A Journey of Promise-Keeping and Acceptance

Copyboy by Vince Vawter 

In this sequel to the juvenile novel Paperboy, six years have passed and Victor Vollmer is now 17 years old. Some things haven’t changed: Victor still stutters, struggling with his self image; his parents continue to fight; and he hasn’t yet discovered the answer to a secret he stumbled upon years ago.

But much has changed: Victor is no longer a paperboy, but a copyboy for a local newspaper; he owns a car; and his friend, Mr. Spiro, who had positively influenced Victor’s view of himself as a person who stuttered, has died, and Victor promised to fulfill Mr. Spiro’s last request, a promise that entailed a journey to the mouth of the Mississippi River.

Without his parents’ knowledge and with a contact name from someone at the newspaper, Victor sets out in his car from Memphis, Tennessee, determined to honour his promise to Mr. Spiro. As he heads south, he hears rumours of an approaching hurricane.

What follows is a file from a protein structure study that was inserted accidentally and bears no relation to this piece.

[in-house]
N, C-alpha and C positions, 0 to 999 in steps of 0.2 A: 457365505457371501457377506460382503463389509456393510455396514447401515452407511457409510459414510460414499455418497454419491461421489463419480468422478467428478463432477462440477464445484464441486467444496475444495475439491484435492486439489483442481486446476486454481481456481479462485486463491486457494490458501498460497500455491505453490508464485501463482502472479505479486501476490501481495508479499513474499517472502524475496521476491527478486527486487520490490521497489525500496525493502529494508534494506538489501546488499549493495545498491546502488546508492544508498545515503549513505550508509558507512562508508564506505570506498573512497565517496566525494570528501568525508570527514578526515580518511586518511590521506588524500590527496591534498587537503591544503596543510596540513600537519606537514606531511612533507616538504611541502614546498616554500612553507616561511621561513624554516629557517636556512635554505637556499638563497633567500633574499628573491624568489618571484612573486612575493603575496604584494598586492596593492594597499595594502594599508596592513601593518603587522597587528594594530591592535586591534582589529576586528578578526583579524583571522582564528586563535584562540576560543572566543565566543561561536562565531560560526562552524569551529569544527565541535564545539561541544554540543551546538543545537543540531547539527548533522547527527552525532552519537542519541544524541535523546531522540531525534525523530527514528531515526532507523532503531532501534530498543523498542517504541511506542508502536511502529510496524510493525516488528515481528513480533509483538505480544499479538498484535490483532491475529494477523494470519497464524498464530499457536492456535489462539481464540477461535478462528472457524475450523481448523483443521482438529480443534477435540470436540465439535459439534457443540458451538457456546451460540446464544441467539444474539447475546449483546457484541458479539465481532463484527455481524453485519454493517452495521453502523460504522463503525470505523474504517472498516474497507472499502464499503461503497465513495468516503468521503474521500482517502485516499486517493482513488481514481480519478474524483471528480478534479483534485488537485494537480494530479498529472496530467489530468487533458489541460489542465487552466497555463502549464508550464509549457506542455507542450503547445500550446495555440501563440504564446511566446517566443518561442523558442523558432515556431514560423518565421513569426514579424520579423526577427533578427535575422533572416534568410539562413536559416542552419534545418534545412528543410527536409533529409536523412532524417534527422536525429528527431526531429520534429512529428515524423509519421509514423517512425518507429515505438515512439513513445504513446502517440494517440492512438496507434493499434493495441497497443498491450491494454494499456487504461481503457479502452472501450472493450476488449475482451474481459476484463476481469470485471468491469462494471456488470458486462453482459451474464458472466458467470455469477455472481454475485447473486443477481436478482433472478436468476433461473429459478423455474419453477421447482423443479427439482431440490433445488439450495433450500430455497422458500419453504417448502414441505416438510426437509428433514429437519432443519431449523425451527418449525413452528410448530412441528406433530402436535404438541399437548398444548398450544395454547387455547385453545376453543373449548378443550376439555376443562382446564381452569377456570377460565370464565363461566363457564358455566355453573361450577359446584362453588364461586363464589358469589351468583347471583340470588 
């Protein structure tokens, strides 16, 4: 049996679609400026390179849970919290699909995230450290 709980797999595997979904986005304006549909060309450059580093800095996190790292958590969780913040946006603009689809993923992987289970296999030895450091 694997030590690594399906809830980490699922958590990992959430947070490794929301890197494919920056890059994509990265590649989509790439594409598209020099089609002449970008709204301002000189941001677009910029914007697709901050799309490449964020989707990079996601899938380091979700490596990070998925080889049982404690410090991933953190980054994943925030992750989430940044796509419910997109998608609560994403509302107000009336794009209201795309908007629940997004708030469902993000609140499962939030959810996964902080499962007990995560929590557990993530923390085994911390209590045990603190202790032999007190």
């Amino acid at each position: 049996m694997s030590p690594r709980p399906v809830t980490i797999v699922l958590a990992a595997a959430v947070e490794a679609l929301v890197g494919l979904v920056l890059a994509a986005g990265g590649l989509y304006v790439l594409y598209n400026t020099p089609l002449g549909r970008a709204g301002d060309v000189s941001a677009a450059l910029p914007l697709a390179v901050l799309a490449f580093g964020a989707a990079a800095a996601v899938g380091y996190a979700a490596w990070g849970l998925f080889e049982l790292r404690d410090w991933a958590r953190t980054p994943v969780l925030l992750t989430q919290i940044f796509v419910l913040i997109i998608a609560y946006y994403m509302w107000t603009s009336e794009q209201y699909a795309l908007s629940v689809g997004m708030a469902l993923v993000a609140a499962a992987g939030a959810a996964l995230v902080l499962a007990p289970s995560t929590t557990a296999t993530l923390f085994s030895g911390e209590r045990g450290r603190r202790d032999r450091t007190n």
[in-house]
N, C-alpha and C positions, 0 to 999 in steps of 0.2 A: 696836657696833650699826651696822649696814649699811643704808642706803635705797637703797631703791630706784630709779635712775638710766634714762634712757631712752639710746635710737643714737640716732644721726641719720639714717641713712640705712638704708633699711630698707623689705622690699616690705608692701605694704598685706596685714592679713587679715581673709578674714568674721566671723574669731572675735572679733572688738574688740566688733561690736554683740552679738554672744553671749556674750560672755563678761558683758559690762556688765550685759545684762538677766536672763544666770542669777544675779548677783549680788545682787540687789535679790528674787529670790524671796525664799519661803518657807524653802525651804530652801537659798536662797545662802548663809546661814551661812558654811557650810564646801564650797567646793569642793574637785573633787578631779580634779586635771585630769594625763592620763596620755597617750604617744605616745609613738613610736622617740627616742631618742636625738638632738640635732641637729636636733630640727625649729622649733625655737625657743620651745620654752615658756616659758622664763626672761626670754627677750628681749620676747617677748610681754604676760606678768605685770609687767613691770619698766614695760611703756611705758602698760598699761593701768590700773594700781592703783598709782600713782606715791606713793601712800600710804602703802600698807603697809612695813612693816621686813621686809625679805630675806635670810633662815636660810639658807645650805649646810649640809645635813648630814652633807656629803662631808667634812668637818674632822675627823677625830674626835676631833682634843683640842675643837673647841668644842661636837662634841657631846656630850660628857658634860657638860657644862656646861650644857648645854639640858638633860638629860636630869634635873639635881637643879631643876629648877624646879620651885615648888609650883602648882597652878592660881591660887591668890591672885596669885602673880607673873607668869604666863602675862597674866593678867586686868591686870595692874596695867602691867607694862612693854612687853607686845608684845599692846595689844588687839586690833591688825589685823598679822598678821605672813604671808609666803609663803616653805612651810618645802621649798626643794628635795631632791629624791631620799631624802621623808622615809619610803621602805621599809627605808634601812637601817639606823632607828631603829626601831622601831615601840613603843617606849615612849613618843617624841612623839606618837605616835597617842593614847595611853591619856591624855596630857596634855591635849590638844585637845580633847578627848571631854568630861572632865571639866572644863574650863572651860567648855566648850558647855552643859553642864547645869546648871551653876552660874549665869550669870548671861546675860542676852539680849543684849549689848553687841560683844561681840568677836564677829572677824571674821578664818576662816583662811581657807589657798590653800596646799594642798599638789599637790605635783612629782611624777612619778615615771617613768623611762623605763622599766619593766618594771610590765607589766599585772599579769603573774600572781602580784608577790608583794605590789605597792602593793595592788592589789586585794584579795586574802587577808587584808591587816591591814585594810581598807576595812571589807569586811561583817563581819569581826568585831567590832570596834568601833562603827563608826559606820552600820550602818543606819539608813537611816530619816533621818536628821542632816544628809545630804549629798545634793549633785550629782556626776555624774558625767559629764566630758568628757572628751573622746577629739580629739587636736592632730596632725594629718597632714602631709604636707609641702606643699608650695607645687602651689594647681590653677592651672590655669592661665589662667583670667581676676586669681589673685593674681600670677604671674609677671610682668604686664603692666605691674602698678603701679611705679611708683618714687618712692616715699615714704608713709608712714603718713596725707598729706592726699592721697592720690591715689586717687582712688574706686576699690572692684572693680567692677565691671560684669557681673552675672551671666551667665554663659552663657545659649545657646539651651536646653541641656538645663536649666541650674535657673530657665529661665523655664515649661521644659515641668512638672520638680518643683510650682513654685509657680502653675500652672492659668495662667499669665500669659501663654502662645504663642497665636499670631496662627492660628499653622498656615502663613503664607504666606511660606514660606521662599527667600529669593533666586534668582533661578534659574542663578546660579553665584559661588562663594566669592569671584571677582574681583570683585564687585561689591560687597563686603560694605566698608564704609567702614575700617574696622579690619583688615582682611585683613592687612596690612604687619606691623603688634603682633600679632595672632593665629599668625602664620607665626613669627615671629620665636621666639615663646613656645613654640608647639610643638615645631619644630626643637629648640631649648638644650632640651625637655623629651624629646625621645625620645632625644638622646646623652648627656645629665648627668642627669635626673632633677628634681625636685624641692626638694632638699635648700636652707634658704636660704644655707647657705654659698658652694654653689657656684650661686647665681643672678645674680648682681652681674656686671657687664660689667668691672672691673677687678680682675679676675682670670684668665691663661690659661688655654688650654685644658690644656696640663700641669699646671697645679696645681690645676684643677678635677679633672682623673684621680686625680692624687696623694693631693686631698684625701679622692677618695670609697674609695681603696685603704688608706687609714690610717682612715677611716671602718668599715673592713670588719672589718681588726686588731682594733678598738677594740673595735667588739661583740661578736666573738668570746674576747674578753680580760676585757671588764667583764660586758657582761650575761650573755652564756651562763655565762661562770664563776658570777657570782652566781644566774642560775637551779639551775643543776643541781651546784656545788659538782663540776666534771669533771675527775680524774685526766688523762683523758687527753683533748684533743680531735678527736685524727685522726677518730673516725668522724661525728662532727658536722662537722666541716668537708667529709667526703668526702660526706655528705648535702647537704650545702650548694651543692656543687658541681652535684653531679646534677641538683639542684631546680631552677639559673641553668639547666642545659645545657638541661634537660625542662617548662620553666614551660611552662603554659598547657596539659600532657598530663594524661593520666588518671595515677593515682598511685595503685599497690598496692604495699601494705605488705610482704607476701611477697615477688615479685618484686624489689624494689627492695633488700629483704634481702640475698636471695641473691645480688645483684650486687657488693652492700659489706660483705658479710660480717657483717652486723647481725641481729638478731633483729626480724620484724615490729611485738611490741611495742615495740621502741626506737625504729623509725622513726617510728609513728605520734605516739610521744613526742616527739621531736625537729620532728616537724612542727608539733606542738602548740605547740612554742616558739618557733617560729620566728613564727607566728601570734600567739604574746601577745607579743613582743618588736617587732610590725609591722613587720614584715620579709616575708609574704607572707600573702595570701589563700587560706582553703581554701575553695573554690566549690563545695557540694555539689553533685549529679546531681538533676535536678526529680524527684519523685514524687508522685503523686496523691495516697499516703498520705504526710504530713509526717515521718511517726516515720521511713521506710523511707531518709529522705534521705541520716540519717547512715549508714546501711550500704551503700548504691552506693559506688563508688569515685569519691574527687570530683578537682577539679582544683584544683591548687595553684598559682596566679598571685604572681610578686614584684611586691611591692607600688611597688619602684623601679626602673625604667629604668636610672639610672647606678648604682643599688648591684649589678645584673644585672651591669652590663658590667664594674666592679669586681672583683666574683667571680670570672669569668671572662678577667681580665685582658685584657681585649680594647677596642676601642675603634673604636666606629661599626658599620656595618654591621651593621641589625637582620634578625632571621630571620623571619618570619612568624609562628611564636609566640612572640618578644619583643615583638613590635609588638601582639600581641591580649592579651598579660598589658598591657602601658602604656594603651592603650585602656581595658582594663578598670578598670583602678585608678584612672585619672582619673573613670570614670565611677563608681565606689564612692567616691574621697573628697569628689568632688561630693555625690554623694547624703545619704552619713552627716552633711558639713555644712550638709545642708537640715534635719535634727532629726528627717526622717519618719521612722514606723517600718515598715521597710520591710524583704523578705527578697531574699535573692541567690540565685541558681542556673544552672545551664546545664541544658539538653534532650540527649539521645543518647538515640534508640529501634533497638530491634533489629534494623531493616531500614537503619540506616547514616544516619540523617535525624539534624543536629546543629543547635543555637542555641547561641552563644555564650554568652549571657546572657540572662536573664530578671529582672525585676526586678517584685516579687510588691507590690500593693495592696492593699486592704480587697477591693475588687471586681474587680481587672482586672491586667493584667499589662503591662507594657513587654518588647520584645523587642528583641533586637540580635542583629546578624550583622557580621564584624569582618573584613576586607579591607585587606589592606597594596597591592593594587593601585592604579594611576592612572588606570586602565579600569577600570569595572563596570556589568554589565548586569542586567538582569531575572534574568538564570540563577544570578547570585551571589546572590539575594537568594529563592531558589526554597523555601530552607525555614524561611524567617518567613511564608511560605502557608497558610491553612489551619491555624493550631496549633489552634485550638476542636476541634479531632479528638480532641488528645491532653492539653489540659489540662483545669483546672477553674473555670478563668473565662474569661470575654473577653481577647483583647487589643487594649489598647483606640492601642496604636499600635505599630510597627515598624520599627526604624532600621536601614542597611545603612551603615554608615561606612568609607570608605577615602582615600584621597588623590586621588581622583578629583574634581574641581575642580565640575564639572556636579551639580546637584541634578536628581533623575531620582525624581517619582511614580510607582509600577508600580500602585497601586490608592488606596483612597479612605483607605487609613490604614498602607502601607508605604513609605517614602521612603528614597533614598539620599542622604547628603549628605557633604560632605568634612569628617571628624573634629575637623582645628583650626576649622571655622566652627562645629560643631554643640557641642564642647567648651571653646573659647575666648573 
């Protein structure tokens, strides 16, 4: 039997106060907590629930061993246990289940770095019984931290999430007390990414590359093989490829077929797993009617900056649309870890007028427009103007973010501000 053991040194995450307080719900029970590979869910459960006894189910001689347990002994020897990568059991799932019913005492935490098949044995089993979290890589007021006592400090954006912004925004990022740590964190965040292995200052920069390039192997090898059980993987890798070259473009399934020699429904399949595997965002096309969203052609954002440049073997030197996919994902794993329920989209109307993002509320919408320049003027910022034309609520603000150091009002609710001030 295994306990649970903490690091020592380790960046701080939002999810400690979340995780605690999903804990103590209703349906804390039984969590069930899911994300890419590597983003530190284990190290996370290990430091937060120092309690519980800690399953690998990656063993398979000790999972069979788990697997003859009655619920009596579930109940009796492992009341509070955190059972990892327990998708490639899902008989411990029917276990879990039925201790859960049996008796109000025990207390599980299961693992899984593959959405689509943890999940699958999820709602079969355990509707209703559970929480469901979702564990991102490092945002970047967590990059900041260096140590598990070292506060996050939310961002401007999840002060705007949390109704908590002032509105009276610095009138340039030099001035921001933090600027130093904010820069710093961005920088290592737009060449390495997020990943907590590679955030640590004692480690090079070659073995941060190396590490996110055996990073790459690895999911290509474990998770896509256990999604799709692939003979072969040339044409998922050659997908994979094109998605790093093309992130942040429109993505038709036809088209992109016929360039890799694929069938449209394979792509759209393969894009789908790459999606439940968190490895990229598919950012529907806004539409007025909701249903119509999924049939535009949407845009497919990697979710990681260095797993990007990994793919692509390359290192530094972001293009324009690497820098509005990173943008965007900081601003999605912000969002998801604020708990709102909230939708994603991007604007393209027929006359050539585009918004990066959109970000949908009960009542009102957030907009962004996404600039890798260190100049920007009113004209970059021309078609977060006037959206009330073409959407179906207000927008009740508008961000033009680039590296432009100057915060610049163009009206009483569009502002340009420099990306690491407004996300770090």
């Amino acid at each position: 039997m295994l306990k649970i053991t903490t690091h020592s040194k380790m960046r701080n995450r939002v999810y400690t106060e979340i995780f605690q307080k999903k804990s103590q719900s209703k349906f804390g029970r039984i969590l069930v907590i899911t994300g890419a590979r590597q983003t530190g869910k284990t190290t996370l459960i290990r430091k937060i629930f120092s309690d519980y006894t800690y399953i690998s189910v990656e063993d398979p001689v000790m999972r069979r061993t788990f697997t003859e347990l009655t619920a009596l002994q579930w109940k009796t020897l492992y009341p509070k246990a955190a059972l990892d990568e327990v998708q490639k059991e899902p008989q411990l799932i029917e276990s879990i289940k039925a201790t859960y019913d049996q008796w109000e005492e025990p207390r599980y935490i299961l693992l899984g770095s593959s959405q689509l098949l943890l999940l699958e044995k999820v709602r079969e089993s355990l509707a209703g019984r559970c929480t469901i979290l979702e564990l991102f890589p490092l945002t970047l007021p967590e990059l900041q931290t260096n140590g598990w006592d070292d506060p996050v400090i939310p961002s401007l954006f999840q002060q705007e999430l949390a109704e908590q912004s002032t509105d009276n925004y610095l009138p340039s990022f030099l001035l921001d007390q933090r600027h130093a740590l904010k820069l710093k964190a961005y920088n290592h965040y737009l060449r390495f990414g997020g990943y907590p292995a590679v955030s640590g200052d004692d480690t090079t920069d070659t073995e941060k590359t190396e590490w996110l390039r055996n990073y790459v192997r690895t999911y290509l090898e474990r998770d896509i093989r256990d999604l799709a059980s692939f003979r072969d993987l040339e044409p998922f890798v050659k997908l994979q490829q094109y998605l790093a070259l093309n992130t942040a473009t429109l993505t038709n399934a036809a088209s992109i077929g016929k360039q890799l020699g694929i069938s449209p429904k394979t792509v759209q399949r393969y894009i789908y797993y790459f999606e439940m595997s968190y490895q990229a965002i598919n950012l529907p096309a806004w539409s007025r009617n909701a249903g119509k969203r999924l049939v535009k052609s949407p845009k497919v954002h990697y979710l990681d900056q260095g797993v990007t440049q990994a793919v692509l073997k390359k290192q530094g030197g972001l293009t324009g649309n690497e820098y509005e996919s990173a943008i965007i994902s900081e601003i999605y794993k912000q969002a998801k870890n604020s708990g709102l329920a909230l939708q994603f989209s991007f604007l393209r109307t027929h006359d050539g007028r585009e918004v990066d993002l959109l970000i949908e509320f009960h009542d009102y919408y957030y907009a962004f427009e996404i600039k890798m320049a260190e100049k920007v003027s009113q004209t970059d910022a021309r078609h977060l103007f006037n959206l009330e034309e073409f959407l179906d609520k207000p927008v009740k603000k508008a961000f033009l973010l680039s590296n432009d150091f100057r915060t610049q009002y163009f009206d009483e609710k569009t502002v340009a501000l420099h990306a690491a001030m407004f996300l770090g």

When Victor arrives in Venice, Louisiana, he meets the Moreau family and is especially drawn to Philomene – called Phil by her family and friends – who is a few years older than he is. Bold, vivacious, and principled, Phil loves the Mississippi River and knows her way around on it.

As Phil sets out with Victor to fulfill Mr. Spiro’s last request, they encounter forces, both natural and human, that almost destroy them, but which they overcome.

In this compassionate, authentic novel for young adults by an author who himself struggled with stuttering, Victor realizes that Mr. Spiro’s request was more than it seemed to be and he learns to accept the voice that was given to him, “not the voice I would have chosen, but one that could serve me well if I would only let it.”   


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